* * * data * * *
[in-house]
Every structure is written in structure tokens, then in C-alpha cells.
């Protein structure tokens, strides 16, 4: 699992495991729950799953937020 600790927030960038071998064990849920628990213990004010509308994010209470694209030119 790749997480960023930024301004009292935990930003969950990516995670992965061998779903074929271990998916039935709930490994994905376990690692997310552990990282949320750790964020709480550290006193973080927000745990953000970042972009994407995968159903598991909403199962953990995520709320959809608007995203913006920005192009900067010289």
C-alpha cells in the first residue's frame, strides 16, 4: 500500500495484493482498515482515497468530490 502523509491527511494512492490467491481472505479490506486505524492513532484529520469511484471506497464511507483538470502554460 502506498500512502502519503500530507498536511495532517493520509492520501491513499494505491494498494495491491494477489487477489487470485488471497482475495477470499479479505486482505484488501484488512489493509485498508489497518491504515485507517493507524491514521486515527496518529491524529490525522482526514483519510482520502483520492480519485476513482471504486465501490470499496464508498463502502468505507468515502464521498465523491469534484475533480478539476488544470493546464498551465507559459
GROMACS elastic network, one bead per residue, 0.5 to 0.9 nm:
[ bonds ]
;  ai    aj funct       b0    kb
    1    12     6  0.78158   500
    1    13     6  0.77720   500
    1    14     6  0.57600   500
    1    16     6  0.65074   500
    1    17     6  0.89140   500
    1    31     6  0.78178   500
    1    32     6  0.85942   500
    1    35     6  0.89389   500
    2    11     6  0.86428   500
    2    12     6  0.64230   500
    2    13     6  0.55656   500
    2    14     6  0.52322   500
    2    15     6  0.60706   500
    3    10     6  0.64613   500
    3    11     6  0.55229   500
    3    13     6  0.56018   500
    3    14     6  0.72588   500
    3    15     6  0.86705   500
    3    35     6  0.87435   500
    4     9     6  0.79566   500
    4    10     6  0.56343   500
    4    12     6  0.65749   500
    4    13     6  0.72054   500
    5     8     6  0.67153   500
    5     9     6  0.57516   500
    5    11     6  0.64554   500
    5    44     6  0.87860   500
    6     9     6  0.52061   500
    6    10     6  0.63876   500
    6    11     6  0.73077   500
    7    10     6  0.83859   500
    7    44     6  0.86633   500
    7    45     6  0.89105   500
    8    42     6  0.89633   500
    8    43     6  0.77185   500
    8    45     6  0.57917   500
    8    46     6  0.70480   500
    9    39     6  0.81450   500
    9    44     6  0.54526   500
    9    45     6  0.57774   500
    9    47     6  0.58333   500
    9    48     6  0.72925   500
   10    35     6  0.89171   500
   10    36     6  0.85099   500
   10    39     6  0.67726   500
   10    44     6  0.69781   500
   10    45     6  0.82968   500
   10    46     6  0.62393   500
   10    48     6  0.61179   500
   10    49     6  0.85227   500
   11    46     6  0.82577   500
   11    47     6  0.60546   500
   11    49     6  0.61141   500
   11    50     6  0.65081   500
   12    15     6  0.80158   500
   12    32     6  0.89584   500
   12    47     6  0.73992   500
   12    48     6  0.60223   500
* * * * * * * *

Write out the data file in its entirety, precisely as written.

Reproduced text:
[in-house]
Every structure is written in structure tokens, then in C-alpha cells.
């Protein structure tokens, strides 16, 4: 699992495991729950799953937020 600790927030960038071998064990849920628990213990004010509308994010209470694209030119 790749997480960023930024301004009292935990930003969950990516995670992965061998779903074929271990998916039935709930490994994905376990690692997310552990990282949320750790964020709480550290006193973080927000745990953000970042972009994407995968159903598991909403199962953990995520709320959809608007995203913006920005192009900067010289």
C-alpha cells in the first residue's frame, strides 16, 4: 500500500495484493482498515482515497468530490 502523509491527511494512492490467491481472505479490506486505524492513532484529520469511484471506497464511507483538470502554460 502506498500512502502519503500530507498536511495532517493520509492520501491513499494505491494498494495491491494477489487477489487470485488471497482475495477470499479479505486482505484488501484488512489493509485498508489497518491504515485507517493507524491514521486515527496518529491524529490525522482526514483519510482520502483520492480519485476513482471504486465501490470499496464508498463502502468505507468515502464521498465523491469534484475533480478539476488544470493546464498551465507559459
GROMACS elastic network, one bead per residue, 0.5 to 0.9 nm:
[ bonds ]
;  ai    aj funct       b0    kb
    1    12     6  0.78158   500
    1    13     6  0.77720   500
    1    14     6  0.57600   500
    1    16     6  0.65074   500
    1    17     6  0.89140   500
    1    31     6  0.78178   500
    1    32     6  0.85942   500
    1    35     6  0.89389   500
    2    11     6  0.86428   500
    2    12     6  0.64230   500
    2    13     6  0.55656   500
    2    14     6  0.52322   500
    2    15     6  0.60706   500
    3    10     6  0.64613   500
    3    11     6  0.55229   500
    3    13     6  0.56018   500
    3    14     6  0.72588   500
    3    15     6  0.86705   500
    3    35     6  0.87435   500
    4     9     6  0.79566   500
    4    10     6  0.56343   500
    4    12     6  0.65749   500
    4    13     6  0.72054   500
    5     8     6  0.67153   500
    5     9     6  0.57516   500
    5    11     6  0.64554   500
    5    44     6  0.87860   500
    6     9     6  0.52061   500
    6    10     6  0.63876   500
    6    11     6  0.73077   500
    7    10     6  0.83859   500
    7    44     6  0.86633   500
    7    45     6  0.89105   500
    8    42     6  0.89633   500
    8    43     6  0.77185   500
    8    45     6  0.57917   500
    8    46     6  0.70480   500
    9    39     6  0.81450   500
    9    44     6  0.54526   500
    9    45     6  0.57774   500
    9    47     6  0.58333   500
    9    48     6  0.72925   500
   10    35     6  0.89171   500
   10    36     6  0.85099   500
   10    39     6  0.67726   500
   10    44     6  0.69781   500
   10    45     6  0.82968   500
   10    46     6  0.62393   500
   10    48     6  0.61179   500
   10    49     6  0.85227   500
   11    46     6  0.82577   500
   11    47     6  0.60546   500
   11    49     6  0.61141   500
   11    50     6  0.65081   500
   12    15     6  0.80158   500
   12    32     6  0.89584   500
   12    47     6  0.73992   500
   12    48     6  0.60223   500